Why it matters: Connecticut has reported stable revenue from legal marijuana sales, with $21 million in sales from medical and adult-use cannabis in April. This is only slightly below the sales for the month of March, when the state reported about $22 million in cannabis sales. The newly launched adult-use market recorded $10.2 million in the month of April, while the medical cannabis market brought in $11.4 million.
What they are saying: Connecticut legalized recreational cannabis for adults aged 21 and older in 2021, when Democratic Gov. Ned Lamont signed a bill that ended the prohibition and laid the groundwork for the market that launched in January.
The big picture: Connecticut joins a growing list of states that have legalized the sale of cannabis for adult use. The state’s legalization will help eliminate dangerous unregulated markets and support a new sector of their economy which will create jobs.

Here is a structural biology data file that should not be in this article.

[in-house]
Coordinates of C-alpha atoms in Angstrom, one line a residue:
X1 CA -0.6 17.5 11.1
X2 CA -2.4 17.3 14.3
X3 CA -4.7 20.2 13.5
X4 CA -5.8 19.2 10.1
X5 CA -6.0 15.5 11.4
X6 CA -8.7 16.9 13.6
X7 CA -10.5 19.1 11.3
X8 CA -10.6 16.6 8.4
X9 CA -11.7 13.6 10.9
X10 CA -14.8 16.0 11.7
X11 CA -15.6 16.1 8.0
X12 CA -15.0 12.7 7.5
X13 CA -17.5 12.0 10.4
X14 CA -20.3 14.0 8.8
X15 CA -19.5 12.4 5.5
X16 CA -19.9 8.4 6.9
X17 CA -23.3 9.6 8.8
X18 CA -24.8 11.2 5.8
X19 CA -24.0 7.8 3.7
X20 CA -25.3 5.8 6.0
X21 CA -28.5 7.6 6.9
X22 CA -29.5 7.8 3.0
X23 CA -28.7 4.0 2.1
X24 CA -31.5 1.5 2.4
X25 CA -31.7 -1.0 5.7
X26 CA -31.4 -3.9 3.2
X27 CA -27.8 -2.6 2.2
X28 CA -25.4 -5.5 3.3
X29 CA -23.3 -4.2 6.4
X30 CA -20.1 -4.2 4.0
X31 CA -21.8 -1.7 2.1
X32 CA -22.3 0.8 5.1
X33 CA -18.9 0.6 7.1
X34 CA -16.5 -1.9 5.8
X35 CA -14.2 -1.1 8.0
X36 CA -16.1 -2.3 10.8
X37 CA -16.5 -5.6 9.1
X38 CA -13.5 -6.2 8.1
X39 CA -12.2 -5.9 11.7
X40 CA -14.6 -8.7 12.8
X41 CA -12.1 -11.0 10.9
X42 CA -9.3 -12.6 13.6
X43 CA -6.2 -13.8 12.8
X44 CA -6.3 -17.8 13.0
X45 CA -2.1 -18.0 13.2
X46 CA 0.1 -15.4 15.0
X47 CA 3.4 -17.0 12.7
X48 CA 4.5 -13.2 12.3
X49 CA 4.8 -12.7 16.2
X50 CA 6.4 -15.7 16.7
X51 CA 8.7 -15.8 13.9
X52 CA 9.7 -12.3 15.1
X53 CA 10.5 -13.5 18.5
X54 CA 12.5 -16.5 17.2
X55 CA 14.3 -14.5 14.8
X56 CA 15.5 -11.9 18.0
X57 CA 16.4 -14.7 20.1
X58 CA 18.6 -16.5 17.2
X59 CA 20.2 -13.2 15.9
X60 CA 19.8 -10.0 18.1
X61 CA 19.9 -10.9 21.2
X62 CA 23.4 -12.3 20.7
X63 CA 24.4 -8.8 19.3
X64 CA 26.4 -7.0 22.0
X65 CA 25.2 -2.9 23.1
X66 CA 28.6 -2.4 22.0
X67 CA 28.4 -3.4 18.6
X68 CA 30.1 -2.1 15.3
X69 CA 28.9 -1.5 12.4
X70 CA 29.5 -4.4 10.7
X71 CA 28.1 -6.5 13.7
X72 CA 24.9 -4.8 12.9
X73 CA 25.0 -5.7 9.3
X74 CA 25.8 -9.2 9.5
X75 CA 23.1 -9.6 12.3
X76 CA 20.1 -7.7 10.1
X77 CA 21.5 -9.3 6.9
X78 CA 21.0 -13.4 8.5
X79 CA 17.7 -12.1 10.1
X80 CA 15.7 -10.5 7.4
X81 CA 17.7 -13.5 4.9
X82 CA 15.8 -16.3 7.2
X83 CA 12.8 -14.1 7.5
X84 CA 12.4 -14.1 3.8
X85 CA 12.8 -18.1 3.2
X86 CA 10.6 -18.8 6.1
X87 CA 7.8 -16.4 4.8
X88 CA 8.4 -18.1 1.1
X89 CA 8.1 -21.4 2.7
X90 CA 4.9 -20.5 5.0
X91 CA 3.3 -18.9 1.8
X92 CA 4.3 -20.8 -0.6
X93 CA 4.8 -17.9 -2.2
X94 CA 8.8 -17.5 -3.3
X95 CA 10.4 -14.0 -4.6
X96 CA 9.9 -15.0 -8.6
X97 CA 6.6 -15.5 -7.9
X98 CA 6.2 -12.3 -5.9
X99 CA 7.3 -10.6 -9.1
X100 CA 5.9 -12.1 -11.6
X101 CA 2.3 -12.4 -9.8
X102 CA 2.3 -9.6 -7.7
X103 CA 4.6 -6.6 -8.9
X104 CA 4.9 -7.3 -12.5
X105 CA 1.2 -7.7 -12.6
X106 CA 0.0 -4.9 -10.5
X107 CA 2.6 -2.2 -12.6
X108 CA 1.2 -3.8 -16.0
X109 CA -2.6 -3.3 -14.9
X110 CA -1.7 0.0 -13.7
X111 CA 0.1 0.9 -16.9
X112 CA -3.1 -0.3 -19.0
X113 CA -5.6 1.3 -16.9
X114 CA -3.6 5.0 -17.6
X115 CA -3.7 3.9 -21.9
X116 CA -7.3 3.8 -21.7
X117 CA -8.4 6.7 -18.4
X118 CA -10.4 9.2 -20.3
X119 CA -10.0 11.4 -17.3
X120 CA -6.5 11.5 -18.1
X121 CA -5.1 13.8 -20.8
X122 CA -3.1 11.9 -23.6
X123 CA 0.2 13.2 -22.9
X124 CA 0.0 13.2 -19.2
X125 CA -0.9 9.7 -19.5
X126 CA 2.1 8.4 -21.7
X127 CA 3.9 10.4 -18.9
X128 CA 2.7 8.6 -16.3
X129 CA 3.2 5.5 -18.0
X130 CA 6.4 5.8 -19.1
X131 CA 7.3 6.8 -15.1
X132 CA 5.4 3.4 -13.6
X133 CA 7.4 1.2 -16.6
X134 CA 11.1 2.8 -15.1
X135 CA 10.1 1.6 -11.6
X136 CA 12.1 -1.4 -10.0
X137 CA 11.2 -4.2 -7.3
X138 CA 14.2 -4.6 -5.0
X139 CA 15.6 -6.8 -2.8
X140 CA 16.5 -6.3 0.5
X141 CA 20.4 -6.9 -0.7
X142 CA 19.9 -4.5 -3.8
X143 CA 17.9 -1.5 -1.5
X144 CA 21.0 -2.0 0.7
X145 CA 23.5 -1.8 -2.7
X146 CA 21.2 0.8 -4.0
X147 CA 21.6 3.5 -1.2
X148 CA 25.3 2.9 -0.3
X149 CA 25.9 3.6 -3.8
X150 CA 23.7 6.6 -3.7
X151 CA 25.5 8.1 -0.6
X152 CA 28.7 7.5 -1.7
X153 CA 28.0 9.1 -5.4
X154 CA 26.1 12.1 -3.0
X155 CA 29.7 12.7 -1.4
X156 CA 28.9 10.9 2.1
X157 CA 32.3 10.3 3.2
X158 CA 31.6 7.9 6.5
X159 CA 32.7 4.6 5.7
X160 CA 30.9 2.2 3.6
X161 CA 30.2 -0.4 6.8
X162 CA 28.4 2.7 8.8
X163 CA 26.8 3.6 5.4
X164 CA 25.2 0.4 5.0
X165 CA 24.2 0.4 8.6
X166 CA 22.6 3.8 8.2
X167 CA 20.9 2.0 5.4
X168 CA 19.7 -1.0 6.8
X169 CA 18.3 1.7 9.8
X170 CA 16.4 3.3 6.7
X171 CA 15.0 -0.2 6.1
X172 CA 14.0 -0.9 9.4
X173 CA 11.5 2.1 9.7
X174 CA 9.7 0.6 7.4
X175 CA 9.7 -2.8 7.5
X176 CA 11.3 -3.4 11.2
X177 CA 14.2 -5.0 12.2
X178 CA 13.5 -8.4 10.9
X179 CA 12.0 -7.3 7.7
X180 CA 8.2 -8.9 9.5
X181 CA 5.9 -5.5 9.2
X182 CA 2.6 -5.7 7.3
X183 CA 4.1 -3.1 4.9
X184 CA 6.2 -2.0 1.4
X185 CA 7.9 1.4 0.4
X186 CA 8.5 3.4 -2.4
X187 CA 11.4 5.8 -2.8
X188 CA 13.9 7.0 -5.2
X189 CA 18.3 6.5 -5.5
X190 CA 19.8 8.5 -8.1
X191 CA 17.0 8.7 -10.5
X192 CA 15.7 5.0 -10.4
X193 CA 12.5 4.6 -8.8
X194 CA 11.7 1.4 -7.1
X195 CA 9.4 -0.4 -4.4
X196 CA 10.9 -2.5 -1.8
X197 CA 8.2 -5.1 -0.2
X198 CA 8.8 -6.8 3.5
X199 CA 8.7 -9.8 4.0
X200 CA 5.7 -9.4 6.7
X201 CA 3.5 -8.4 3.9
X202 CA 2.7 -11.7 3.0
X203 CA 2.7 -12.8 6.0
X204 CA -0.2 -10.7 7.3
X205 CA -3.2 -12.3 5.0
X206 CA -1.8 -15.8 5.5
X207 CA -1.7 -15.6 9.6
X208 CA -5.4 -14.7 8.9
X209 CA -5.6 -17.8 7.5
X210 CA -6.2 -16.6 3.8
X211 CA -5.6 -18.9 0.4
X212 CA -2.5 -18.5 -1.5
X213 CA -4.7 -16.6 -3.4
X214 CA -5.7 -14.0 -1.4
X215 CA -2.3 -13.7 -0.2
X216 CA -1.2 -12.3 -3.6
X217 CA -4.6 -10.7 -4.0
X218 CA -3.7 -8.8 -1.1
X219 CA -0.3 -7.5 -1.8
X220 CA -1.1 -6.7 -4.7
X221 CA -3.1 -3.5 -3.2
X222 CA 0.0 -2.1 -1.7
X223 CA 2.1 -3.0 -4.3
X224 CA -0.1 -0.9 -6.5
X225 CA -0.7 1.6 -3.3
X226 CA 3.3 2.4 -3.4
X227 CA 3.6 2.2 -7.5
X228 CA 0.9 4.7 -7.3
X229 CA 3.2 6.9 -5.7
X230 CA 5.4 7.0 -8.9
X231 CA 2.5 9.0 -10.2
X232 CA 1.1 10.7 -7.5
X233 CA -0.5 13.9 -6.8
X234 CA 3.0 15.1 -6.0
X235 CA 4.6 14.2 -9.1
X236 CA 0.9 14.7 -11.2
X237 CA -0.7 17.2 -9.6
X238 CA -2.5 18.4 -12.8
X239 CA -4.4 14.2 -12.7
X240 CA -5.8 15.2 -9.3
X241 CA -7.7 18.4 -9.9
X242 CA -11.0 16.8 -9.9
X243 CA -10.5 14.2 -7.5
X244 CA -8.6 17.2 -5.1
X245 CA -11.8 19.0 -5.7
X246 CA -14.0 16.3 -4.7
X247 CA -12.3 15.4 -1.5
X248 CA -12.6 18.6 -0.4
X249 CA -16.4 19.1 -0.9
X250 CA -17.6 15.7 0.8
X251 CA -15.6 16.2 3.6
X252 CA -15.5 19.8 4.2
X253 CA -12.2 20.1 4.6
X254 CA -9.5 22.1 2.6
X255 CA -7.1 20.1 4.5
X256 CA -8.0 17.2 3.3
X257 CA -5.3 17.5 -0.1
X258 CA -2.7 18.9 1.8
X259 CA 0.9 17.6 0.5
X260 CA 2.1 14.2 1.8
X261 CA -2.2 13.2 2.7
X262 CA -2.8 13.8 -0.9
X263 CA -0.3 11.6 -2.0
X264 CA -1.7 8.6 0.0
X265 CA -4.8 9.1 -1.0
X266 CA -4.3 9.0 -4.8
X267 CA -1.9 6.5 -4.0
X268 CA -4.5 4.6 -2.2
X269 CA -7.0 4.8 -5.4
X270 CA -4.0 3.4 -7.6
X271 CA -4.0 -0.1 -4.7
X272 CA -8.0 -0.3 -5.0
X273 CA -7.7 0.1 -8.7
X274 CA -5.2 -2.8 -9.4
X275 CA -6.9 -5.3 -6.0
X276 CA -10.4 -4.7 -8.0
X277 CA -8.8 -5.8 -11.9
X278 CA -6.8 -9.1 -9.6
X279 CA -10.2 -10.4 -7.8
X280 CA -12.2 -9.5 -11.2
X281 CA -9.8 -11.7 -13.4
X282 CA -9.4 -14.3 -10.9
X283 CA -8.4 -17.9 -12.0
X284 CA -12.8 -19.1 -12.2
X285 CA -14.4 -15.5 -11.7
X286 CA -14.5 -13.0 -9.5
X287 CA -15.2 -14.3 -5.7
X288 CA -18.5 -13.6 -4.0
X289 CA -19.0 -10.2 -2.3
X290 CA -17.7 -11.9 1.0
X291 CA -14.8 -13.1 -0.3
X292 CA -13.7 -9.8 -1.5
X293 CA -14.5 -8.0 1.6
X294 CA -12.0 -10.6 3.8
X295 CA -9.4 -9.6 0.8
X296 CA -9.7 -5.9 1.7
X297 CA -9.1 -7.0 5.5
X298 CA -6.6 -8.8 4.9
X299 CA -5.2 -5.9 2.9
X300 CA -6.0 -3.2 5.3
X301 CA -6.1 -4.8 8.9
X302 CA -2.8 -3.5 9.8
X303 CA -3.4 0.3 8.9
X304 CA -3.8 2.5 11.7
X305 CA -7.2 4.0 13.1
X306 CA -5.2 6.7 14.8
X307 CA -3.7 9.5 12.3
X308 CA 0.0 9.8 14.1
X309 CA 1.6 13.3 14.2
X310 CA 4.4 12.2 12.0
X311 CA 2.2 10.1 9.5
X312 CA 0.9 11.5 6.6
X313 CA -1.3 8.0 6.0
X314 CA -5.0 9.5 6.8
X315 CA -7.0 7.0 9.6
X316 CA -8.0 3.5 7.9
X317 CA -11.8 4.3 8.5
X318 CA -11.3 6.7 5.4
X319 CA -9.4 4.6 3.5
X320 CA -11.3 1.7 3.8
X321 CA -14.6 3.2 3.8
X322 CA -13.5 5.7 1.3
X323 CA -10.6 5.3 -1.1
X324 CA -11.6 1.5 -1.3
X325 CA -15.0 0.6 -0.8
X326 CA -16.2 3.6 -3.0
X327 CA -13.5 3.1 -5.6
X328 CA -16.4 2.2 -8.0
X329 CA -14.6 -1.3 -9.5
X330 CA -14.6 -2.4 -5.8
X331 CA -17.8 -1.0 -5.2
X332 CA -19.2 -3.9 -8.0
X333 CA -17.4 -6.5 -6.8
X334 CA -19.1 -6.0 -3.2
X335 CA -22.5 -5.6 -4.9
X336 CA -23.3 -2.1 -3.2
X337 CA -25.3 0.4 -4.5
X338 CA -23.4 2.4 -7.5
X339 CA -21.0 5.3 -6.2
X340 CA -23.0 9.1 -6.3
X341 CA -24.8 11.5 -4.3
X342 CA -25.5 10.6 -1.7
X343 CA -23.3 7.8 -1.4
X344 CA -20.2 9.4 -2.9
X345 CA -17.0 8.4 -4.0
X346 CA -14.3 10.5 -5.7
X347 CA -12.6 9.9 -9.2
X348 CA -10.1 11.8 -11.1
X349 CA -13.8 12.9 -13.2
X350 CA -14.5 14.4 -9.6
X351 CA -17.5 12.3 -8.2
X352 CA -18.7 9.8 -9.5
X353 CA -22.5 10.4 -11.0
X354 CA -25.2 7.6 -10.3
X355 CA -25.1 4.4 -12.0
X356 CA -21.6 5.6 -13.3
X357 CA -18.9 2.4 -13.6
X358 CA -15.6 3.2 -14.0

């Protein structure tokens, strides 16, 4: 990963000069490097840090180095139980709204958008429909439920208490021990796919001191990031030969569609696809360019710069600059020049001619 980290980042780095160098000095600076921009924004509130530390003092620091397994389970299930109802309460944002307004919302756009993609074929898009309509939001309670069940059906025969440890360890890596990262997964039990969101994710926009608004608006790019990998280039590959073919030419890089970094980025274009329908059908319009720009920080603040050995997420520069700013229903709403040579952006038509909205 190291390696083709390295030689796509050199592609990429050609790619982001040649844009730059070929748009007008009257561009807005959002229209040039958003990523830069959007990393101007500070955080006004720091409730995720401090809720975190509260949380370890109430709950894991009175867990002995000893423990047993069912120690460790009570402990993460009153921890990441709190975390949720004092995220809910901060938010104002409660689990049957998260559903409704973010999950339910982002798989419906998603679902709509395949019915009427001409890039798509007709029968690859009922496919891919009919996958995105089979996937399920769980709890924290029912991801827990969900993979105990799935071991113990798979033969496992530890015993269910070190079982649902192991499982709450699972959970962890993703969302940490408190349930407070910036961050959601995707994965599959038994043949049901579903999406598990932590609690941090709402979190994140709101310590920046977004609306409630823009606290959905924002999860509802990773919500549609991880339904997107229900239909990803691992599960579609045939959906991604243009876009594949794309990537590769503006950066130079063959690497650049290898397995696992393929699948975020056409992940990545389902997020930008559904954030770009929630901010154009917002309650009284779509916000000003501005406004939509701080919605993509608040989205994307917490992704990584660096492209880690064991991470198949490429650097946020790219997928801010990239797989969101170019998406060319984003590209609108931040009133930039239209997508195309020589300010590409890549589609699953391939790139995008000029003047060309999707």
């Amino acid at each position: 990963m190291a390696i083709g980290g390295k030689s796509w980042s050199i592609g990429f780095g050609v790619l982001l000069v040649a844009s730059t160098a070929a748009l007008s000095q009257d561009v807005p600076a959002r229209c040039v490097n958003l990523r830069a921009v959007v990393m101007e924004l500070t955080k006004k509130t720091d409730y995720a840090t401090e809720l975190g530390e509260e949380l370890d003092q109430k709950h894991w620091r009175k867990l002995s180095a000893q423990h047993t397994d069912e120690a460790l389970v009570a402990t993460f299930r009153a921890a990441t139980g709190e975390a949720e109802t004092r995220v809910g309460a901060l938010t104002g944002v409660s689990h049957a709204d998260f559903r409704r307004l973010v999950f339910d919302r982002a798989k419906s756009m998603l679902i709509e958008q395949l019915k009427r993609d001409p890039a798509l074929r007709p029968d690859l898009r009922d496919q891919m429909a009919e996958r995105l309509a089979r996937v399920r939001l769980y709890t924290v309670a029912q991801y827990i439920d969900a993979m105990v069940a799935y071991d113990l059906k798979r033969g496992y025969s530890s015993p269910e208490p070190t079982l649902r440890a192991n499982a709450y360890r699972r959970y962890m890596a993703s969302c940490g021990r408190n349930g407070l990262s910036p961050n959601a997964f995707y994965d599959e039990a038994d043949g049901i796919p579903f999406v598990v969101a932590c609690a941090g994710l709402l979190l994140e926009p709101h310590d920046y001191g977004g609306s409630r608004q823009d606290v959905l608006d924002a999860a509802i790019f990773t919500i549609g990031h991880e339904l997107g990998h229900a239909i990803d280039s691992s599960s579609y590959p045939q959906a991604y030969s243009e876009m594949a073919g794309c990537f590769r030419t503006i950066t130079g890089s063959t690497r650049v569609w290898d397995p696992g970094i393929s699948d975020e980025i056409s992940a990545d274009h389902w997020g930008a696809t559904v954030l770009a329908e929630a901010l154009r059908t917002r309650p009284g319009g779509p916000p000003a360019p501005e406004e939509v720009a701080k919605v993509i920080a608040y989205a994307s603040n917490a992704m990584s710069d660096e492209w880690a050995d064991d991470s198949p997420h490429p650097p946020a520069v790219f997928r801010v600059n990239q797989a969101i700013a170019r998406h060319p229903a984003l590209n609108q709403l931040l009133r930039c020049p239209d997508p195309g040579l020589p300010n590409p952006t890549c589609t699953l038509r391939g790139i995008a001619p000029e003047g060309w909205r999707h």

What to watch: The state’s data was collected through the Seed-to-Sale Tracking System. The Department of Consumer Protection does not make revenue projections, set sales expectations, collect taxes, or regulate prices. Medical marijuana patients do not pay taxes on their medicine and are not subject to individual transaction limits. The department will make future data available at ct.gov/cannabis, and the data will be updated monthly on or after the 10th of each month.
Take: Connecticut’s stable revenue from legal marijuana sales proves that, while still in its early stages, the state’s market is proving to be successful. Legalization will help to eliminate the dangerous unregulated market for cannabis, supporting a new, growing sector of the state’s economy, creating jobs, and will provide the state with benefits from tax revenue from sales.